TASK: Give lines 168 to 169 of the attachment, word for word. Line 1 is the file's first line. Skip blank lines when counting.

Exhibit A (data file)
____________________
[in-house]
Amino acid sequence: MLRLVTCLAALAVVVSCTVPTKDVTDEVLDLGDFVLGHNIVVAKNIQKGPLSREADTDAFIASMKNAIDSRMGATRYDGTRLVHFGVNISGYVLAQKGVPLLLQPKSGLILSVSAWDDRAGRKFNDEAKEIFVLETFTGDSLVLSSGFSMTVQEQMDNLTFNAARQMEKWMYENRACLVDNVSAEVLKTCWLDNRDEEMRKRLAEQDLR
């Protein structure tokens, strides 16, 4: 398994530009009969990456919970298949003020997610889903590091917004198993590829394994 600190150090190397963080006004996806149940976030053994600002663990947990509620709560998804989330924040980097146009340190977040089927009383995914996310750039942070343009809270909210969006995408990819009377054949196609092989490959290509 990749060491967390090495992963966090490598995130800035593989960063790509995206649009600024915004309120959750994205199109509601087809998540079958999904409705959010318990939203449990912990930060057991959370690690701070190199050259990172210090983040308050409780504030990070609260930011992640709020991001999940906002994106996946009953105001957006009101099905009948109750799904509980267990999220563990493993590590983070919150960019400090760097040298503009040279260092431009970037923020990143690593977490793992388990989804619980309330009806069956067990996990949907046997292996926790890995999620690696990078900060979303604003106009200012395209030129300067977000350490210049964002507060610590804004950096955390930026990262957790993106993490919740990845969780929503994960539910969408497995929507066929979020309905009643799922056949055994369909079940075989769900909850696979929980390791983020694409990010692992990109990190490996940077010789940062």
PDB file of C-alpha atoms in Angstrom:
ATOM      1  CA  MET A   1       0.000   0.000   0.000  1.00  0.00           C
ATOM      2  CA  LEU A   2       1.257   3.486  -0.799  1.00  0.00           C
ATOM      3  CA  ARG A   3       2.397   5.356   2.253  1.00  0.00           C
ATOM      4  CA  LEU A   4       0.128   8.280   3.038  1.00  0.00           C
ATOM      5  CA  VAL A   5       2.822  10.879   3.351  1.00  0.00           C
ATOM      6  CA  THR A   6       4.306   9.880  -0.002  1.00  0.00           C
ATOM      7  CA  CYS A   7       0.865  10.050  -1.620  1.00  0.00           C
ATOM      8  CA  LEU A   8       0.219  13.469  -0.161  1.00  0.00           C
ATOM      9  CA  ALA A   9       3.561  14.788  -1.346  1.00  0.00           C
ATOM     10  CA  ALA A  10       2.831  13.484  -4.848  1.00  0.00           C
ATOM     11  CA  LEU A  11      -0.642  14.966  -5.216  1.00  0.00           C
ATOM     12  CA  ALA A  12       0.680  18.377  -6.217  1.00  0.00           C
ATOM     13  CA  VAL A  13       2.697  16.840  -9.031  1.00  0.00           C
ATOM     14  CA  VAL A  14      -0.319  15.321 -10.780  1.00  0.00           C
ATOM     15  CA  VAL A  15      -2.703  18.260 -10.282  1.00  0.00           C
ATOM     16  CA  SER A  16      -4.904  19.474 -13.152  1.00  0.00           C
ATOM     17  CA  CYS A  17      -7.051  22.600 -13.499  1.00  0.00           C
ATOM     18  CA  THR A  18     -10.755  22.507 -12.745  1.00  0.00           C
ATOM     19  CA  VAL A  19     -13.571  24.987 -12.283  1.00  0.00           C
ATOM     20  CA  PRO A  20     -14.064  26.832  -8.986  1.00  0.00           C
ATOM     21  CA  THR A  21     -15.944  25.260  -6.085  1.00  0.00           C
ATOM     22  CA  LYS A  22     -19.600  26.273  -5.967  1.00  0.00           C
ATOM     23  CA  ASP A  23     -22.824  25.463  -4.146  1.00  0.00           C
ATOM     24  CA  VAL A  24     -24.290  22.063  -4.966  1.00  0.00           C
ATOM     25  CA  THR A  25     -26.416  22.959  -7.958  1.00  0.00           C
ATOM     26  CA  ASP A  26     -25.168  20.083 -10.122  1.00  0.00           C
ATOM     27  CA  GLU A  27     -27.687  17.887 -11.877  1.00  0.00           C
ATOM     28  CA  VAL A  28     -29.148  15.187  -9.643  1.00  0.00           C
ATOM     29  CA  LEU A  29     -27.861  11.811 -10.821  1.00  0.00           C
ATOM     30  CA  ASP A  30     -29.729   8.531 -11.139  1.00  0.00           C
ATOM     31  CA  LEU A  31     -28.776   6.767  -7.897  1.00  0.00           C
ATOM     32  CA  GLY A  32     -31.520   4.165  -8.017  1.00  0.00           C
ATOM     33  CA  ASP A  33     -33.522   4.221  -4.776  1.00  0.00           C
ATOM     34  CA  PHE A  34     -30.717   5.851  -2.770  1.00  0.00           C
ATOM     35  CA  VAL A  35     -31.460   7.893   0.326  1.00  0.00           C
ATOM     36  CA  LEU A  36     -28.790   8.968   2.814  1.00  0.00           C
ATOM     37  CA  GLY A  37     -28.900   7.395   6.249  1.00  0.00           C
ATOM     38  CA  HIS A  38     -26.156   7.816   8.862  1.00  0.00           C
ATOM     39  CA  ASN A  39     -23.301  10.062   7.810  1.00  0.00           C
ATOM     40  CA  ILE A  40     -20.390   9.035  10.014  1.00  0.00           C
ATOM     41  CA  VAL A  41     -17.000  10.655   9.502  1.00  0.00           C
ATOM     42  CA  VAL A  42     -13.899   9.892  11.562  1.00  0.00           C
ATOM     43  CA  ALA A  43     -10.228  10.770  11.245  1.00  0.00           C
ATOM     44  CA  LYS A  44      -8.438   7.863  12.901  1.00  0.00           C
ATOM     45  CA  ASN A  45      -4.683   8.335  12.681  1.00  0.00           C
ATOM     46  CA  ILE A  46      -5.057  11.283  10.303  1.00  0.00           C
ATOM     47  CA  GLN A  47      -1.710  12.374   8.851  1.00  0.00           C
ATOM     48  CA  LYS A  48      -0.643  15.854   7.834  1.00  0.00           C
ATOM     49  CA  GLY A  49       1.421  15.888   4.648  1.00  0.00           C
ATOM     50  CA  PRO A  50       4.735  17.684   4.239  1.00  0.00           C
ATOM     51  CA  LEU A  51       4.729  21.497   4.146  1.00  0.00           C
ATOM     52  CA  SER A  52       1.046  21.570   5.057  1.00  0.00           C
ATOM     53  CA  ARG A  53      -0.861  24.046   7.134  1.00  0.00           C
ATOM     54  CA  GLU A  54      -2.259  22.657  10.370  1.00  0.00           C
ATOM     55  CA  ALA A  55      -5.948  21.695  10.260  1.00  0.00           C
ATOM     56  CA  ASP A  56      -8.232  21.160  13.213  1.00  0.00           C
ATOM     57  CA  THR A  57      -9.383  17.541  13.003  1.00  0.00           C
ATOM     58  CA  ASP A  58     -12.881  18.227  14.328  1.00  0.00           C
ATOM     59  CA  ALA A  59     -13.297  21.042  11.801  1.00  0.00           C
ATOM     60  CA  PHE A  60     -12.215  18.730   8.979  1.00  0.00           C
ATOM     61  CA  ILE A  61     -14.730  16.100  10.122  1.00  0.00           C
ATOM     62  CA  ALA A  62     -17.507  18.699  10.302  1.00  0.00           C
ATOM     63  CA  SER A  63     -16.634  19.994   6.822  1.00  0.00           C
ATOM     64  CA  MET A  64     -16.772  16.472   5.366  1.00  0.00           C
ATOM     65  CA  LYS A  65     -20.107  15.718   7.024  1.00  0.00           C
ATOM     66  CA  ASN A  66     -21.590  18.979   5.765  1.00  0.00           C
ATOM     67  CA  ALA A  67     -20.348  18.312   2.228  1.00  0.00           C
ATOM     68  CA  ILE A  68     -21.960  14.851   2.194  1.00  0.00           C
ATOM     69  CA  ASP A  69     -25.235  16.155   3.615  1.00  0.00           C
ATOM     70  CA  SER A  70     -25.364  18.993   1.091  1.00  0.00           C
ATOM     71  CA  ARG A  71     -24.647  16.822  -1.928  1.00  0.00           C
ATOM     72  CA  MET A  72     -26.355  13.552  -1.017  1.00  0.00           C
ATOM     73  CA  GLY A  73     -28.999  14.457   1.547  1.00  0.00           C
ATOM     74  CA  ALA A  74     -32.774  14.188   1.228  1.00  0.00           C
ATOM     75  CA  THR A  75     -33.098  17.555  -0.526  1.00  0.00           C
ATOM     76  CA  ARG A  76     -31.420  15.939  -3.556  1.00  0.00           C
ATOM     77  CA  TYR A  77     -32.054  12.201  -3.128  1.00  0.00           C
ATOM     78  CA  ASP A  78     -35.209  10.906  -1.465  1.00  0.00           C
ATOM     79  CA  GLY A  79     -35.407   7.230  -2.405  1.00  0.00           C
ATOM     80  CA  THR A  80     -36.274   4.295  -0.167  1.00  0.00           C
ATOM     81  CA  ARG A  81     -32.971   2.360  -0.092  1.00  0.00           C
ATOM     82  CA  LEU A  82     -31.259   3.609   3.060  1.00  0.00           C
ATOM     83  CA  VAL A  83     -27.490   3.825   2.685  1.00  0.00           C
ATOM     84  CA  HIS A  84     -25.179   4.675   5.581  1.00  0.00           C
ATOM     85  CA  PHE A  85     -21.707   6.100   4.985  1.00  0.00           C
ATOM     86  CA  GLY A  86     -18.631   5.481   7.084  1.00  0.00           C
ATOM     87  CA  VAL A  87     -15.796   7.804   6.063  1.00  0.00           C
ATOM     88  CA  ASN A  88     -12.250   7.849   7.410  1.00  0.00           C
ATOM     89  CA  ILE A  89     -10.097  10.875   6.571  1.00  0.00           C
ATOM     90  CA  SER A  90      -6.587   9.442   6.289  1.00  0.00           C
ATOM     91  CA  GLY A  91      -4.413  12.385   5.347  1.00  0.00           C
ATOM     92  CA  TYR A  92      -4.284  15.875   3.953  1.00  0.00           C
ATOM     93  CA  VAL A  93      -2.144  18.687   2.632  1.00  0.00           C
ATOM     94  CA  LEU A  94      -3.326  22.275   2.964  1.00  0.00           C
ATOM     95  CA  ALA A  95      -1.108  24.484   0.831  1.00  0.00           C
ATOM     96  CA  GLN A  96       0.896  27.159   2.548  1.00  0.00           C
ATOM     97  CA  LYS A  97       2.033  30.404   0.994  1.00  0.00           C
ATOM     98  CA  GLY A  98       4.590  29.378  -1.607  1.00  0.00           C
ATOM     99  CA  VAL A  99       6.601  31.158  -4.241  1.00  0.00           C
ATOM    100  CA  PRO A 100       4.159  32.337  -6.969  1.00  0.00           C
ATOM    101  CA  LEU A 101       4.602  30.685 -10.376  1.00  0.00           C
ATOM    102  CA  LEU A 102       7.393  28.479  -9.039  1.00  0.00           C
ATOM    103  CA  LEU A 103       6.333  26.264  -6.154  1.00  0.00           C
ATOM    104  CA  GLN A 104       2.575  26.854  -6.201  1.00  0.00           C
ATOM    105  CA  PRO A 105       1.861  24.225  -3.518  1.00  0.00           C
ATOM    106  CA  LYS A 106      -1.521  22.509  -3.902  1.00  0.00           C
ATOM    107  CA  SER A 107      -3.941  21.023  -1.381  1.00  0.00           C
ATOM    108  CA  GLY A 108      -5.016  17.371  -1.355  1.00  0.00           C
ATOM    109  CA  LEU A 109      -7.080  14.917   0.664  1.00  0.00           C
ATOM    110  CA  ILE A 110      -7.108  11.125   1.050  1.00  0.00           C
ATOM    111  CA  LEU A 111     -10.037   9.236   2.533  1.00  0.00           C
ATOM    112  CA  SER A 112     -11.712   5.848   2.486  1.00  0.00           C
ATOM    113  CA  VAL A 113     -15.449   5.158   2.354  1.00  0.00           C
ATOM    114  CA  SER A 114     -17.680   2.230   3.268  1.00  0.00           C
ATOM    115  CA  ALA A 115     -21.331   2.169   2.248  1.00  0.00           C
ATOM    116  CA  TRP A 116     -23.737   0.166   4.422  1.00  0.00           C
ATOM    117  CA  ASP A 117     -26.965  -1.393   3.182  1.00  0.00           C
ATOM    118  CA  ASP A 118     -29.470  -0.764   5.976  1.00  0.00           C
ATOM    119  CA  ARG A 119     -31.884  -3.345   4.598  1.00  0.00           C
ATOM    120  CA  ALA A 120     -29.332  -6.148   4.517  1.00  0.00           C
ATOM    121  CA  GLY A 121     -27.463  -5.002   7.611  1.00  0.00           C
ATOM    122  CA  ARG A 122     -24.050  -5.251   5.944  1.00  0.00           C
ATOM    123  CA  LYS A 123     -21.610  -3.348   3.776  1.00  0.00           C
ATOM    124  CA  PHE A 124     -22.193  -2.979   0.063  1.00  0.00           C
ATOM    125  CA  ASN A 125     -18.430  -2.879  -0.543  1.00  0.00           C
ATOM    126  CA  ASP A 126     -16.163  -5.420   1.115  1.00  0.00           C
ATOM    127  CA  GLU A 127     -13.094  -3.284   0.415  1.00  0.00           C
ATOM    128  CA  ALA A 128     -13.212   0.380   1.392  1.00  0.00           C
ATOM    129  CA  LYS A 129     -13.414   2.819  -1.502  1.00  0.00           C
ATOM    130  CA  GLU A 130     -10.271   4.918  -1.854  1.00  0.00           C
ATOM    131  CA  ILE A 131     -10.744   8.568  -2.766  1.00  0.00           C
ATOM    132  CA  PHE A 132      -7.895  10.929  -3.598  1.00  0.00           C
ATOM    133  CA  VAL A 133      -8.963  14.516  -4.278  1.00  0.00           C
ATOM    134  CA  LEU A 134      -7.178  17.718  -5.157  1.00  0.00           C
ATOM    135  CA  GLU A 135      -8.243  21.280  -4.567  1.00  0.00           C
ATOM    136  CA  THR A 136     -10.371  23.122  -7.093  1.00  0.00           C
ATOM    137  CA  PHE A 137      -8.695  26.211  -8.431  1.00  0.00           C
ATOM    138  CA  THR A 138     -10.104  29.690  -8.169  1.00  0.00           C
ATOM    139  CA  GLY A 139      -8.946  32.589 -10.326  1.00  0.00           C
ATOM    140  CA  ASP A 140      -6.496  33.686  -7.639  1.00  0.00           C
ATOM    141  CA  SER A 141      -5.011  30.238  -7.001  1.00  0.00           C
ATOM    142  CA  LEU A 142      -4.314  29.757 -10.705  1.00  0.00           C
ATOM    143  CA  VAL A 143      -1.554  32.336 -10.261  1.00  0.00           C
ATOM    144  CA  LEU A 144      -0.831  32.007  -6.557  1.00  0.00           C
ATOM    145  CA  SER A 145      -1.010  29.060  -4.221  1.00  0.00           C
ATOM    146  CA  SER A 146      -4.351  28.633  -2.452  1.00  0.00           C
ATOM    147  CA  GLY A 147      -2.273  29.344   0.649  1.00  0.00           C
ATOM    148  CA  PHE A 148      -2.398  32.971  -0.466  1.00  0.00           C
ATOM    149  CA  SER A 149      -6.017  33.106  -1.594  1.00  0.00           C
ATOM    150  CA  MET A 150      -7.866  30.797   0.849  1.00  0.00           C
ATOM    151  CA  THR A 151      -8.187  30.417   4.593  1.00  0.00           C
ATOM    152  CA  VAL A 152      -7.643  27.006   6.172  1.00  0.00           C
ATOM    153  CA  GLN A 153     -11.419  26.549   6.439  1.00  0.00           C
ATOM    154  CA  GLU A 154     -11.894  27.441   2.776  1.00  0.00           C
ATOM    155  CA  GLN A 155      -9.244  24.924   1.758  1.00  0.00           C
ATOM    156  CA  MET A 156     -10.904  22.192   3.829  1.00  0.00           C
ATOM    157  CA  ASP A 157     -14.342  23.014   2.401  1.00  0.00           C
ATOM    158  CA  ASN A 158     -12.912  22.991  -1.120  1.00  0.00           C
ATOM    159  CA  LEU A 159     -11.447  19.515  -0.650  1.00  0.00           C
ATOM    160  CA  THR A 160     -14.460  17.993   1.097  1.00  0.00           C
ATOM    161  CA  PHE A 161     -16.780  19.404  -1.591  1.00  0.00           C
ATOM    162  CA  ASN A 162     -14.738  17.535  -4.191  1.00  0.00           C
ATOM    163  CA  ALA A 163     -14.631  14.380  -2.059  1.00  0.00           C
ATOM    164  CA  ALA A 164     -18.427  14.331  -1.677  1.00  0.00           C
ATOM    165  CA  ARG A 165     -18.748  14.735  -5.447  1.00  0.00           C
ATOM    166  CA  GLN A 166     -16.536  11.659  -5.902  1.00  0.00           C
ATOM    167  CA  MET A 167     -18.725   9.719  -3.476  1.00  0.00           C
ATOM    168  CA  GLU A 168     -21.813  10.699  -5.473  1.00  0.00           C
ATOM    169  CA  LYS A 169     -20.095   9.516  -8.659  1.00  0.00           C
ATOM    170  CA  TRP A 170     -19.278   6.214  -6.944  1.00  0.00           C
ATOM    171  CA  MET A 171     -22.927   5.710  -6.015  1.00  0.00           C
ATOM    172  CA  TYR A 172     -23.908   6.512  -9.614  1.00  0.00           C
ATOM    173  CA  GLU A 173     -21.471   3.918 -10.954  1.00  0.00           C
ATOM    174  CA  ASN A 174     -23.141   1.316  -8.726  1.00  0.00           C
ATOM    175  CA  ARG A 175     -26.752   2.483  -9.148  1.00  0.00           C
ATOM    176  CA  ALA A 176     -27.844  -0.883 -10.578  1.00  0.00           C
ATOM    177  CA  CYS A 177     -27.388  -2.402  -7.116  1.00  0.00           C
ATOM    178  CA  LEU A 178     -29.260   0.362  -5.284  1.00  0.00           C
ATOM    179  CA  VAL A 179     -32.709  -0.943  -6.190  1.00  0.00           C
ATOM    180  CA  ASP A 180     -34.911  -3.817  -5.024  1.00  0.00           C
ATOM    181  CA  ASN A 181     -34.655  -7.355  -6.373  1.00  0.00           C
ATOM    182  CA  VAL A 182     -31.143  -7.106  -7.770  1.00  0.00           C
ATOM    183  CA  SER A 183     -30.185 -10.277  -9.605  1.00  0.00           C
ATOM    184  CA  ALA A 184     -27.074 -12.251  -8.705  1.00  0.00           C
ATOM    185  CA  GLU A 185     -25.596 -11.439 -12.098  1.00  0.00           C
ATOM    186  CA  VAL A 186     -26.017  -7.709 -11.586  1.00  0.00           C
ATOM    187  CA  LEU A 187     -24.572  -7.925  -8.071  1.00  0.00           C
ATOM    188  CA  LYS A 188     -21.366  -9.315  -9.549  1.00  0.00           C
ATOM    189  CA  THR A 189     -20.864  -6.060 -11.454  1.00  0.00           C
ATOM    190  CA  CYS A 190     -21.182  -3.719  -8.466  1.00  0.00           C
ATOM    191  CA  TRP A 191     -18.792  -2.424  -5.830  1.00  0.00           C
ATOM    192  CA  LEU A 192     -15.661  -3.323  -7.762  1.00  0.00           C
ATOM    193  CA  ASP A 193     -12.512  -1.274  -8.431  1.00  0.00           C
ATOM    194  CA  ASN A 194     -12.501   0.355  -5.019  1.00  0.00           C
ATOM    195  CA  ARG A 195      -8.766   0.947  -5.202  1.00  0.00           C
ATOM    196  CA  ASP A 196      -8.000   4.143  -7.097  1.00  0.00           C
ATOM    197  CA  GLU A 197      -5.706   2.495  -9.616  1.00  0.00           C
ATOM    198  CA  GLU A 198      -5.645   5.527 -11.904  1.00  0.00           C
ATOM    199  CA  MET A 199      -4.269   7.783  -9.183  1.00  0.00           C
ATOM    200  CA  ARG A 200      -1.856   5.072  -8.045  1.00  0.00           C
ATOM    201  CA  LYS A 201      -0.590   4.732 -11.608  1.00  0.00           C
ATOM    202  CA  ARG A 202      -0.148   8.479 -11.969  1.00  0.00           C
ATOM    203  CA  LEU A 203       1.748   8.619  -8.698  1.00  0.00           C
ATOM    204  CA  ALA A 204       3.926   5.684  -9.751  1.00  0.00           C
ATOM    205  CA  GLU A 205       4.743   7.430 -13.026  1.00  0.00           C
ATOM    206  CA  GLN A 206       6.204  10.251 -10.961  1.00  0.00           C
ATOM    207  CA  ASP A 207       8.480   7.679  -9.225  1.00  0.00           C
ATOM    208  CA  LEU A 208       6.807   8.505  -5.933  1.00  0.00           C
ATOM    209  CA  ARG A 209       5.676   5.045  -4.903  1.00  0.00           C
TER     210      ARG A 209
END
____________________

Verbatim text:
ATOM    164  CA  ALA A 164     -18.427  14.331  -1.677  1.00  0.00           C
ATOM    165  CA  ARG A 165     -18.748  14.735  -5.447  1.00  0.00           C